Early Green Data Centers

The industry has been striving to green data centers for some time. Here are some of pioneers from 2002 through 2009.

California-based AISO has been solar-powered since 2002. Over the years, it has added free air cooling, rainwater collection, and other innovations. "Our rainwater collection system eliminates the need for city water by using rainwater collected off our building. This allows 100% of our water usage to come from mother nature. Water collection specs: first flush system to remove water contaminants during first rain, storage for over 10,000 gallons of water, green roof & air conditioning system drain water is reclaimed for reuse".

Fannie Mae's Urban Technology Center (UTC), commissioned in 2005, was the first data center with a Leadership in Energy and Environmental Design (LEED) certification. GreenBiz.com reports energy savings during the first five years of $1.7 million.

Citi's data center in Frankfort won Datacenter Dynamics first (2007) Green Datacenter Award. In 2009, it became first data center to achieve LEED Platinum certification, using only 30% of the power of a conventional one. This may not seem impressive by the efficiencies of contemporary mega data centers, but today's facilities owe their achievements to the work of the pioneers. Citi also has LEED certified data centers in Singapore and in Georgetown (TX).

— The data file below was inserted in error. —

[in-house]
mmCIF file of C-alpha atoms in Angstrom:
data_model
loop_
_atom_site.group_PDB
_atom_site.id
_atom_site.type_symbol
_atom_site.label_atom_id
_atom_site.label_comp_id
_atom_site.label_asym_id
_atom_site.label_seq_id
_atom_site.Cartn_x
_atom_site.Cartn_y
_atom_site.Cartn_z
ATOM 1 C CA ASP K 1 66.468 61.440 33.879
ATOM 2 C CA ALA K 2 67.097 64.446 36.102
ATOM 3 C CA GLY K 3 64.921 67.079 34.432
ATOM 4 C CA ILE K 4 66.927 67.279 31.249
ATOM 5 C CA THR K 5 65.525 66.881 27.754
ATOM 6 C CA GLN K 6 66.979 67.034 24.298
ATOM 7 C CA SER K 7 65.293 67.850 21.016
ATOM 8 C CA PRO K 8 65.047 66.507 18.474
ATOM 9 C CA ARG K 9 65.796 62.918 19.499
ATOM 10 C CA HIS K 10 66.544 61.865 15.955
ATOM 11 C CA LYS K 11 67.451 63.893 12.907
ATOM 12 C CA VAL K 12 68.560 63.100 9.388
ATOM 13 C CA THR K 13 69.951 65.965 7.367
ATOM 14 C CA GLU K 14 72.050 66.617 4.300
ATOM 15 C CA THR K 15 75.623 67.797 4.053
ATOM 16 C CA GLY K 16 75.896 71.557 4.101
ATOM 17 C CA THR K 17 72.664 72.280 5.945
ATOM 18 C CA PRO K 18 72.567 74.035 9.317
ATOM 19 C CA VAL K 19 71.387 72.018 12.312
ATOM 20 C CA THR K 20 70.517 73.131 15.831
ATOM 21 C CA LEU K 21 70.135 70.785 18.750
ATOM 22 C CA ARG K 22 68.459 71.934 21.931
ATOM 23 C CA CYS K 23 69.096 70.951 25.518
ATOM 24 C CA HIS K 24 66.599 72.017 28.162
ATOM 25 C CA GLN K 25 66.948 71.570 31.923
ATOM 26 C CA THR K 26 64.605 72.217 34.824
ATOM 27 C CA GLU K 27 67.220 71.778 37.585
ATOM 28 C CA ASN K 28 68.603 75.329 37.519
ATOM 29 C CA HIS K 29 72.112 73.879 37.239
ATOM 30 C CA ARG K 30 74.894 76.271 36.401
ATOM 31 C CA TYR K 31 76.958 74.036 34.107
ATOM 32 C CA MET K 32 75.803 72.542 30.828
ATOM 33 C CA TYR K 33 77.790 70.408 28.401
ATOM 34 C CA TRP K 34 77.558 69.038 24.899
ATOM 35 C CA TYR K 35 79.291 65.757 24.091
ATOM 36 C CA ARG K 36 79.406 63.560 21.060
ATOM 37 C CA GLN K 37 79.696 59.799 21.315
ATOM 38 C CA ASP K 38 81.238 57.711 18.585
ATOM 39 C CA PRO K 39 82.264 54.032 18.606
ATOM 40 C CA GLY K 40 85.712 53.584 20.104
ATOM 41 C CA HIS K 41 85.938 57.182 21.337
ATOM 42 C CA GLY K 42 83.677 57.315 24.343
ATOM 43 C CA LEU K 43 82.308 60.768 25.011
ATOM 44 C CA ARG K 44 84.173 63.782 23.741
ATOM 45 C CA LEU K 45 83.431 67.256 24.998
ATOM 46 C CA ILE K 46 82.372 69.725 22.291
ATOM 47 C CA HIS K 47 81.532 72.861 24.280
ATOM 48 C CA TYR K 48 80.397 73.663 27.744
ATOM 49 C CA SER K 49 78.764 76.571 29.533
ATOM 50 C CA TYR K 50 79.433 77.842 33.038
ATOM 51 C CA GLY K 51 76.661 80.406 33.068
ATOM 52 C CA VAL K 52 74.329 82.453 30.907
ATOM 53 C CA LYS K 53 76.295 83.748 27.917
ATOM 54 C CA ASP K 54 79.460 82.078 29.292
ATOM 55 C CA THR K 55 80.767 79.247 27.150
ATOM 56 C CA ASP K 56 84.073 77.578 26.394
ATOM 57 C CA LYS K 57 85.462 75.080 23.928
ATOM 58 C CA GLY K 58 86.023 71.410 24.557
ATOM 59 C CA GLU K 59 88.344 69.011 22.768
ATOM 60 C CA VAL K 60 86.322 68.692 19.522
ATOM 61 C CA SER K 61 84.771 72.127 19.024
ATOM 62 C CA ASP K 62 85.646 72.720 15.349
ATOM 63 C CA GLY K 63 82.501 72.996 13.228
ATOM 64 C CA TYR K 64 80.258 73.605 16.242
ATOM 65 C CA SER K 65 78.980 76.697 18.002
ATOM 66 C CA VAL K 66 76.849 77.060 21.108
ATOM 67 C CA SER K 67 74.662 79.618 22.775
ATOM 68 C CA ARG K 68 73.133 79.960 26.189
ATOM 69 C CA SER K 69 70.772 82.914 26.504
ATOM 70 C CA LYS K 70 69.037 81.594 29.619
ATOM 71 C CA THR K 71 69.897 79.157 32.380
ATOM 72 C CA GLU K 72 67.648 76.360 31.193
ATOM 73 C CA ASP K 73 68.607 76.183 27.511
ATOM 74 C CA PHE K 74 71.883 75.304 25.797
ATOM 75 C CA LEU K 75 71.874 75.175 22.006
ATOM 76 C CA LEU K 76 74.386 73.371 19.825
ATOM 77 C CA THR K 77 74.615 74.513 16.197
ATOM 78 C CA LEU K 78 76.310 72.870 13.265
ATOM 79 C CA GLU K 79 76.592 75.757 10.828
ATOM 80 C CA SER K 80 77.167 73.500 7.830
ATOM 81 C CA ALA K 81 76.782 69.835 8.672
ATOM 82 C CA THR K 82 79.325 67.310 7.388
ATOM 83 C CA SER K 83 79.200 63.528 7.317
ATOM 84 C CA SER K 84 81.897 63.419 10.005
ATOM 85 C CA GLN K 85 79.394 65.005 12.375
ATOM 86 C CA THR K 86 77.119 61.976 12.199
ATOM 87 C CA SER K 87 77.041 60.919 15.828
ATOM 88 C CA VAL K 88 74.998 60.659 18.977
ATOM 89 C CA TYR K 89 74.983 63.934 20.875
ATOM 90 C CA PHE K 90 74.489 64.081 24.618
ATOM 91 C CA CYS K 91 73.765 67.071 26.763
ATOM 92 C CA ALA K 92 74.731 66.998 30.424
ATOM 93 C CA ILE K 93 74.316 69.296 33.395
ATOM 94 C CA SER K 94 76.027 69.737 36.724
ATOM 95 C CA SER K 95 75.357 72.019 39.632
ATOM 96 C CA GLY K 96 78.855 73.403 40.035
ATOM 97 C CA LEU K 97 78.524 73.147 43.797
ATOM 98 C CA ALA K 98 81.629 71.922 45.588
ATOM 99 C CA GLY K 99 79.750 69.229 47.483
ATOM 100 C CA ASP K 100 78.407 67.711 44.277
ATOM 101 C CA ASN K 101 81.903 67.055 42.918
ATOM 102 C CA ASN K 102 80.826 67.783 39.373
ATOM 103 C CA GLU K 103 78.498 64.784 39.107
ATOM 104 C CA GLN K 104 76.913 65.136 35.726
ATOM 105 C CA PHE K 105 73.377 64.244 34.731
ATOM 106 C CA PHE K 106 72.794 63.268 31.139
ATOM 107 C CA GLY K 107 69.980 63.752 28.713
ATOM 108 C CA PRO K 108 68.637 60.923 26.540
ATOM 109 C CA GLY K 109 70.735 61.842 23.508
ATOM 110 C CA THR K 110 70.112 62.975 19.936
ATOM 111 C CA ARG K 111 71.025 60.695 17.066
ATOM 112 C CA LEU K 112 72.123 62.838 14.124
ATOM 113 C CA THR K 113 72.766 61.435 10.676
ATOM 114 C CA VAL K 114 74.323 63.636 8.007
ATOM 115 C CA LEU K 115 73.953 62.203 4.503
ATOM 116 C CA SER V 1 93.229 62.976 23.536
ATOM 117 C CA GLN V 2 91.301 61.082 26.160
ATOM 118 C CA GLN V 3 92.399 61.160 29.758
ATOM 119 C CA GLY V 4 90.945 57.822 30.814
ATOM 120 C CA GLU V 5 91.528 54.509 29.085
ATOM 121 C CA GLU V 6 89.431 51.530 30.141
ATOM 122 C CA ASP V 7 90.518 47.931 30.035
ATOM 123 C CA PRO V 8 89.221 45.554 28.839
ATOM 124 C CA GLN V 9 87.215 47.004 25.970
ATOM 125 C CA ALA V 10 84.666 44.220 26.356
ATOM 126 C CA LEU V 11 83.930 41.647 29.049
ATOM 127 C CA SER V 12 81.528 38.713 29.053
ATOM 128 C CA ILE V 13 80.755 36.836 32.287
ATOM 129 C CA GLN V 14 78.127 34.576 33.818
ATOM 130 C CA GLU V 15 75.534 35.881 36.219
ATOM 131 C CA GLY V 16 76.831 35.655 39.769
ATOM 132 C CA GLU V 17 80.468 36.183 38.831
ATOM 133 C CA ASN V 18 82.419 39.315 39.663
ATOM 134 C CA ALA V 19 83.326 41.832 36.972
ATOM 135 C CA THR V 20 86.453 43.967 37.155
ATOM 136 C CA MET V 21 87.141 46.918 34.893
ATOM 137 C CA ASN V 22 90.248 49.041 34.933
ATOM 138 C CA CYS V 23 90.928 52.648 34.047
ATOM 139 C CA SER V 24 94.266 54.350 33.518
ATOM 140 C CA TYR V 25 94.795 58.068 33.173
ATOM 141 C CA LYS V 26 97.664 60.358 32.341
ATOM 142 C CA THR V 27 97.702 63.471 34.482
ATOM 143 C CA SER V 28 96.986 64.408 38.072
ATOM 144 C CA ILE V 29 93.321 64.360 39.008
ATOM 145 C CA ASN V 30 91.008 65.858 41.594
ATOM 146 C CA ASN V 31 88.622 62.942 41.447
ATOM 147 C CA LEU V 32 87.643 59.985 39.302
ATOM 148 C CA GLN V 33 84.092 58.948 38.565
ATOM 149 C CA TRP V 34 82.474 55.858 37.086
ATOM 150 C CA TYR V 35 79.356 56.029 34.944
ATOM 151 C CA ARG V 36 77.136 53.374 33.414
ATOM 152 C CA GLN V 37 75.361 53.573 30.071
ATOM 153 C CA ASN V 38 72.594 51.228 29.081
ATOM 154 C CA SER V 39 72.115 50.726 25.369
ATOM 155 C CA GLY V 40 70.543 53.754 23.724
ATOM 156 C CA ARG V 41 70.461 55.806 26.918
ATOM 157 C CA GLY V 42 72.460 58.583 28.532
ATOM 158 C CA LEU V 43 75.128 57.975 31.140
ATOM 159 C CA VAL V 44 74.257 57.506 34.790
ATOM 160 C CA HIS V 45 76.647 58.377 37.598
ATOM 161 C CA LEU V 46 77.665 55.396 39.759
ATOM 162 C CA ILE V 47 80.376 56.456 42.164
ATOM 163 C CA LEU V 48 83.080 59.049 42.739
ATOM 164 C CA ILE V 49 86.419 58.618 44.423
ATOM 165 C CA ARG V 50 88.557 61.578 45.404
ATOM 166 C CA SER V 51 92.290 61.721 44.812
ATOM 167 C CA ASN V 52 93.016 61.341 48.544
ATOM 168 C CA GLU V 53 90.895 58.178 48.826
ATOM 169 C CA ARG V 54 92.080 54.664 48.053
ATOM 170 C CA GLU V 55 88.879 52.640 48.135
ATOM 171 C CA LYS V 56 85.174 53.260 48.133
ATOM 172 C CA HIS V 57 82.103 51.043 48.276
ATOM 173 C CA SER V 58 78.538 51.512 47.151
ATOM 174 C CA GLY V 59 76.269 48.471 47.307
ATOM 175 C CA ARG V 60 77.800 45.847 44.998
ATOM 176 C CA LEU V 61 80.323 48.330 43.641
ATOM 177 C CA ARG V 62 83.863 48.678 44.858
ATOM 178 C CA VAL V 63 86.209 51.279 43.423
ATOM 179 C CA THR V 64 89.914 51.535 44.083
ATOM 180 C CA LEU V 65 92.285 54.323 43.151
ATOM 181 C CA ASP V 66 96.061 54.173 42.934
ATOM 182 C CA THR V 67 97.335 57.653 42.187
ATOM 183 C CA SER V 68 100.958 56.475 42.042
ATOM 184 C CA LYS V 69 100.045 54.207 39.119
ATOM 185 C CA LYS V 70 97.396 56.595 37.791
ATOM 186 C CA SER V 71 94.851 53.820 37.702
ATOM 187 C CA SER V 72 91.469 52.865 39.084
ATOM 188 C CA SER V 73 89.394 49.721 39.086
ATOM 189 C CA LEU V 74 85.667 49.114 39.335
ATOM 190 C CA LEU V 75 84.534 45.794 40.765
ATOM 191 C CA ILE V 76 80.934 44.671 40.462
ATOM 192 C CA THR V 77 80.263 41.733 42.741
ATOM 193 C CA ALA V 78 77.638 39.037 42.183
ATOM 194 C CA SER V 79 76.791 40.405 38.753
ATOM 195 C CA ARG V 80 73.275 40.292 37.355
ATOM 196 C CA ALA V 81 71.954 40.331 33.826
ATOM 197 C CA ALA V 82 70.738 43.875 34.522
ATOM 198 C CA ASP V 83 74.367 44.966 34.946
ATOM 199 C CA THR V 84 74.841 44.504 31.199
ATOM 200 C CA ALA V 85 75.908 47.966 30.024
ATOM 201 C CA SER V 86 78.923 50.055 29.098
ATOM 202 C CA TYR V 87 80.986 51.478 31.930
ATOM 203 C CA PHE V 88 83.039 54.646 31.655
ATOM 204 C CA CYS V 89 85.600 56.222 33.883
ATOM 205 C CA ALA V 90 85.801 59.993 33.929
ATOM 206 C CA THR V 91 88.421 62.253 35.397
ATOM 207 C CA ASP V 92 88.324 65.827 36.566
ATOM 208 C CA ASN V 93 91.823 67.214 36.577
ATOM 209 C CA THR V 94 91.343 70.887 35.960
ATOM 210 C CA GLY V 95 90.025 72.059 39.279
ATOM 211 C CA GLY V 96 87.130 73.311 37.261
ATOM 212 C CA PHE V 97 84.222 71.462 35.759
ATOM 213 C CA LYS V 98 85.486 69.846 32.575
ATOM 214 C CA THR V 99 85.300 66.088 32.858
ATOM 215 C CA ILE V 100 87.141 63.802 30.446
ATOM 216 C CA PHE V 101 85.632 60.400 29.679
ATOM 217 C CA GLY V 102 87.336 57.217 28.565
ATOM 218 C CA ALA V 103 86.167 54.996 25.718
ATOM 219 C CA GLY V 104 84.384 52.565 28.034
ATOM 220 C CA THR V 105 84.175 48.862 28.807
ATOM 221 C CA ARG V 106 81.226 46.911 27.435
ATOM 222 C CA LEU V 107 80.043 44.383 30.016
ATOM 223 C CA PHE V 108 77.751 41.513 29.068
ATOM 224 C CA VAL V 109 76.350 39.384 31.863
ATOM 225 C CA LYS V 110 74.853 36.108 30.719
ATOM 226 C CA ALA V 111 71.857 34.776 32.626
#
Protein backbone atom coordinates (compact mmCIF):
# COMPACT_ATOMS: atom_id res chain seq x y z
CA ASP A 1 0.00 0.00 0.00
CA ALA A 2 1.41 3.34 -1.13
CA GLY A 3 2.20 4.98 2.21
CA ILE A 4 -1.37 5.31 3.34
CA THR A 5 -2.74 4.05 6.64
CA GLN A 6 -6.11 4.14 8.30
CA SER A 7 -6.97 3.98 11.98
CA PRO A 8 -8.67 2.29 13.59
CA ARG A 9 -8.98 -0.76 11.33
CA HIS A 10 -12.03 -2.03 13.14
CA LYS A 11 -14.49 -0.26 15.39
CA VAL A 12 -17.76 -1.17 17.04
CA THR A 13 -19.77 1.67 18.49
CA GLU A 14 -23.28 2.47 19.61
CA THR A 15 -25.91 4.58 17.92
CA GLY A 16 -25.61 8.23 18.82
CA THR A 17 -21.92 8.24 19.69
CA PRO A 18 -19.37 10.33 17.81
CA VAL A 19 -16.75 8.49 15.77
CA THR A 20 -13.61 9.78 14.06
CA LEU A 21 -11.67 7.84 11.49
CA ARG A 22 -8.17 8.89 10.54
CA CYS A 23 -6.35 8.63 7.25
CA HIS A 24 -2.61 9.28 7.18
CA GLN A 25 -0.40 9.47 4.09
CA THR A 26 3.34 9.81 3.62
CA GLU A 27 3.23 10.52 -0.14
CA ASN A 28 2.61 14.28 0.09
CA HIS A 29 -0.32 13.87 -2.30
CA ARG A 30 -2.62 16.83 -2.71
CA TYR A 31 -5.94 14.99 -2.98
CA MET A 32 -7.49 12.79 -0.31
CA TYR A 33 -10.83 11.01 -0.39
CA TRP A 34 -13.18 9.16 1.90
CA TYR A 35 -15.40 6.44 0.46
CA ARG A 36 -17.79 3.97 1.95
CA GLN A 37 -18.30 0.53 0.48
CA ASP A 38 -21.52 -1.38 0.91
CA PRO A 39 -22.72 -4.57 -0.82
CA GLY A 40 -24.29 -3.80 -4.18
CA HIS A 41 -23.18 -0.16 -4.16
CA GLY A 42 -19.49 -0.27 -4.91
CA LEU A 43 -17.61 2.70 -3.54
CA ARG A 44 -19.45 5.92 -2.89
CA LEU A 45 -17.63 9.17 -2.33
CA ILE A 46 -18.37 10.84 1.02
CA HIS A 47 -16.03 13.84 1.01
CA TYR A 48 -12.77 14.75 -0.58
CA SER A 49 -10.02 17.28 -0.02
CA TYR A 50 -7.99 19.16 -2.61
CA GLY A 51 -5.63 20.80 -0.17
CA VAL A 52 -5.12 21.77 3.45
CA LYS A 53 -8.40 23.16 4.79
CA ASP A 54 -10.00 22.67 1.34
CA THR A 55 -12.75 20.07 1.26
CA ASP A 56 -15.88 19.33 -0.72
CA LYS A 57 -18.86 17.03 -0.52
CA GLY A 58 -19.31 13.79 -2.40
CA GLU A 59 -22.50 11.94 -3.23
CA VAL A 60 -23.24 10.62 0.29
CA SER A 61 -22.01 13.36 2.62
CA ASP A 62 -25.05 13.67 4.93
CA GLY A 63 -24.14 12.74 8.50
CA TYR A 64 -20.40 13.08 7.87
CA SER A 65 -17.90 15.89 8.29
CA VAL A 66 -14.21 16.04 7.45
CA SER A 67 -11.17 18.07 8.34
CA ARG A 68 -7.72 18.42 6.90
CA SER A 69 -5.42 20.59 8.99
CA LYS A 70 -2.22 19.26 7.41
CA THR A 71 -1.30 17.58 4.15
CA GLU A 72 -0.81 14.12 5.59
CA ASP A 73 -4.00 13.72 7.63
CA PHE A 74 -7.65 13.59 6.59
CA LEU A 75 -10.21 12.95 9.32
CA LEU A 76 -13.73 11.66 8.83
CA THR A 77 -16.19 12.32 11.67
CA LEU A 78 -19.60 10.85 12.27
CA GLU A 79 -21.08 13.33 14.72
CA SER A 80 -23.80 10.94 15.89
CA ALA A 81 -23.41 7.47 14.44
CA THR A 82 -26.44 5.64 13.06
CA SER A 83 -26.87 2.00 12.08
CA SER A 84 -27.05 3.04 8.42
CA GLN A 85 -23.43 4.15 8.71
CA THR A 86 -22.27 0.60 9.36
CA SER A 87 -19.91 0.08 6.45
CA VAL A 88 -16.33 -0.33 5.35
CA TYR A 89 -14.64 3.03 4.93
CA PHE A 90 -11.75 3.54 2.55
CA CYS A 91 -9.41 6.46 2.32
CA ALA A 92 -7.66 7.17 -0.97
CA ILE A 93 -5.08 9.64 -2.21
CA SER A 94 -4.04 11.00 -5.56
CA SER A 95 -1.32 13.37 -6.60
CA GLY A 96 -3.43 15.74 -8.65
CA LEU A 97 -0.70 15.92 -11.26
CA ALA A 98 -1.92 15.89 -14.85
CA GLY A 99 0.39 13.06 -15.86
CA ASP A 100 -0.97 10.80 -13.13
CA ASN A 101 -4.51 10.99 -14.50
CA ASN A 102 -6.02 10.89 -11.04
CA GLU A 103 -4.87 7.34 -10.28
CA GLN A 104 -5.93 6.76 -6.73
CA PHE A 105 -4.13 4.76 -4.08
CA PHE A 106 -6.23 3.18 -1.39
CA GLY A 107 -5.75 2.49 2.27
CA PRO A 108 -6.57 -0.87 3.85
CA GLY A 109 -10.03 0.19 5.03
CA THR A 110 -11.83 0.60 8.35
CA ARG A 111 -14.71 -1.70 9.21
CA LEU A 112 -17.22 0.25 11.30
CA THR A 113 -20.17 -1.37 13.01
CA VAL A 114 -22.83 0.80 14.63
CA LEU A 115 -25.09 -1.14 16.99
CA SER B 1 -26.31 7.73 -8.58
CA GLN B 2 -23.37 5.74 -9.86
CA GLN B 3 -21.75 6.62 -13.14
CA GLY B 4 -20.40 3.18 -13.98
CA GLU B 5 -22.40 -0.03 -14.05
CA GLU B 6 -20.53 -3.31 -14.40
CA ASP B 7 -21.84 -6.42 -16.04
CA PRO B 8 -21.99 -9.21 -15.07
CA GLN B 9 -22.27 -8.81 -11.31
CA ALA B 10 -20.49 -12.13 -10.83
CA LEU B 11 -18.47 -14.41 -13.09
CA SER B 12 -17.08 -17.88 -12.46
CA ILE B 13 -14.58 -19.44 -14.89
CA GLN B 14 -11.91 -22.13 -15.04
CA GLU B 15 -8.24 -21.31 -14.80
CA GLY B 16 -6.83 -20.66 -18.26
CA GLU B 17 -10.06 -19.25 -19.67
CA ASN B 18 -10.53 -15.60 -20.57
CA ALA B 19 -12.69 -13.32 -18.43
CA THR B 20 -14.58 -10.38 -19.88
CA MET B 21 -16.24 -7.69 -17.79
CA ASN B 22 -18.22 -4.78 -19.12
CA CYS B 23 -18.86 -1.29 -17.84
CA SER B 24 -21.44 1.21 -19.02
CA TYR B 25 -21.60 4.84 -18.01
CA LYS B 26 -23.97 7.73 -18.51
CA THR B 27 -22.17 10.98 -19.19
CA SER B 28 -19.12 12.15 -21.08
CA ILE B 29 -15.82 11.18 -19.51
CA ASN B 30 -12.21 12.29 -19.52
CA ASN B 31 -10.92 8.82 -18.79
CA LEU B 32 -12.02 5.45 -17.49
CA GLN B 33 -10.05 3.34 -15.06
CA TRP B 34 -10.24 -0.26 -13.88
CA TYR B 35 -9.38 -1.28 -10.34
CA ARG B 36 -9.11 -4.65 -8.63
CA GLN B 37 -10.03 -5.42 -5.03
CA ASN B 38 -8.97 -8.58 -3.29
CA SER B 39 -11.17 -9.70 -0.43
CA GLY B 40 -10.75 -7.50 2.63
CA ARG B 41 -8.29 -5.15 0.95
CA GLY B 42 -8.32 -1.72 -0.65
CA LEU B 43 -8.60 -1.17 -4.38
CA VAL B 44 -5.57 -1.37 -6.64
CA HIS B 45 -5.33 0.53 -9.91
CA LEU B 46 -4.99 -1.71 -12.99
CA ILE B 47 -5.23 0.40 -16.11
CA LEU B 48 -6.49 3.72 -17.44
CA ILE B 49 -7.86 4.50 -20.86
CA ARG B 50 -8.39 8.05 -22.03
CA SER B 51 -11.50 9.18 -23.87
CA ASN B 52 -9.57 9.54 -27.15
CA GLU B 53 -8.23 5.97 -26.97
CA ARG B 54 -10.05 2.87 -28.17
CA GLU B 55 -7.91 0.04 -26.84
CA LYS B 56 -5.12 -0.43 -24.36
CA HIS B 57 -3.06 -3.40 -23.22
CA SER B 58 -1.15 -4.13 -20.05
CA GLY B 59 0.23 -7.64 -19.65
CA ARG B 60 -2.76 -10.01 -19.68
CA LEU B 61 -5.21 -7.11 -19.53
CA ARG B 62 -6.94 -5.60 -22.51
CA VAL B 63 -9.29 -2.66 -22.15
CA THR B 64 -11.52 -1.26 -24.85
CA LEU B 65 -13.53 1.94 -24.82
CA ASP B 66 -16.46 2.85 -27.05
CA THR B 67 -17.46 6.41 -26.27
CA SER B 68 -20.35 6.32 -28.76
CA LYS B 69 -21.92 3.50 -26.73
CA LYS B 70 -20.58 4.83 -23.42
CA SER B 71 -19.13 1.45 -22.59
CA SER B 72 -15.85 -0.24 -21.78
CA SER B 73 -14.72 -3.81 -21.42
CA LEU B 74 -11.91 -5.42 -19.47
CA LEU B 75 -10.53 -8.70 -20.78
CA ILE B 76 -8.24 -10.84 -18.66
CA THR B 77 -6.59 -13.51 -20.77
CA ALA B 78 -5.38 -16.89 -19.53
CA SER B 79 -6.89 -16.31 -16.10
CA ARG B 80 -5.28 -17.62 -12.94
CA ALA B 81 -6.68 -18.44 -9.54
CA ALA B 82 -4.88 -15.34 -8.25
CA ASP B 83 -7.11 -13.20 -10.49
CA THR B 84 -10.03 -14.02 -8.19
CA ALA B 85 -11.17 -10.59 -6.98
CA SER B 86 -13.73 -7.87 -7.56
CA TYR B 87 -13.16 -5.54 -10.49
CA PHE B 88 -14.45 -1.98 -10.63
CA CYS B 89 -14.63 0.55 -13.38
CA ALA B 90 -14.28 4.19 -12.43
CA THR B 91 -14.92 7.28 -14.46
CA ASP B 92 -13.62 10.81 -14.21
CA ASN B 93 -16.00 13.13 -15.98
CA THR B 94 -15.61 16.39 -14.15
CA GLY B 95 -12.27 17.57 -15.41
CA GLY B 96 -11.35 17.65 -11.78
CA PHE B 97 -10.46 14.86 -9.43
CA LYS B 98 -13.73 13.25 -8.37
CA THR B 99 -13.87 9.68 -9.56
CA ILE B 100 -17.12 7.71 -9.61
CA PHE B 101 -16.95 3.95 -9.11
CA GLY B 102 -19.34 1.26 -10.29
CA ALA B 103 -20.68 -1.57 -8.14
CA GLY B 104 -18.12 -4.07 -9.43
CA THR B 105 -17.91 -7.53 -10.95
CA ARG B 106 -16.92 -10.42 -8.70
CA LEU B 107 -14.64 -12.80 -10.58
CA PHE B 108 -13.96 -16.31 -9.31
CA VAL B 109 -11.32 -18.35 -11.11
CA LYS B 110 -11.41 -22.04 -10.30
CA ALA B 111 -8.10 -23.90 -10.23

EDS's UK facility won Datacenter Dynamics 2008 Green Datacenter Award. It pioneered the combination of of favorable facility location with free air cooling. "Recognising that cooling was the most significant opportunity for energy saving and that the mean ambient temperature in the North East of England was low, the team decided to use the cool northern air to directly cool the IT equipment and plantrooms. This approach is expected to provide an annual energy saving of about 40% compared to a typical datacentre design."

The 2009 Green Data Center award winner, Custodian Data Center, also invested in free air cooling. "Custodian’s normal operating mode for 95% of the year is run entirely from a free cooling source. Fresh air is drawn from outside which negates the need for mechanical cooling, this is both efficient and environmentally friendly. When the outside ambient temperature is below 21 ° the system runs entirely on fresh air and the chillers and circulating pumps turn off. The air is filtered to clean room standards as it enters the building to ensure that there is no contamination and humidity is controlled via the return air mixing control systems. As the temperature rises above 21 ° the chillers are brought on-line, but only to reduce the incoming air by the required amount."

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Images courtesy of the respective facilities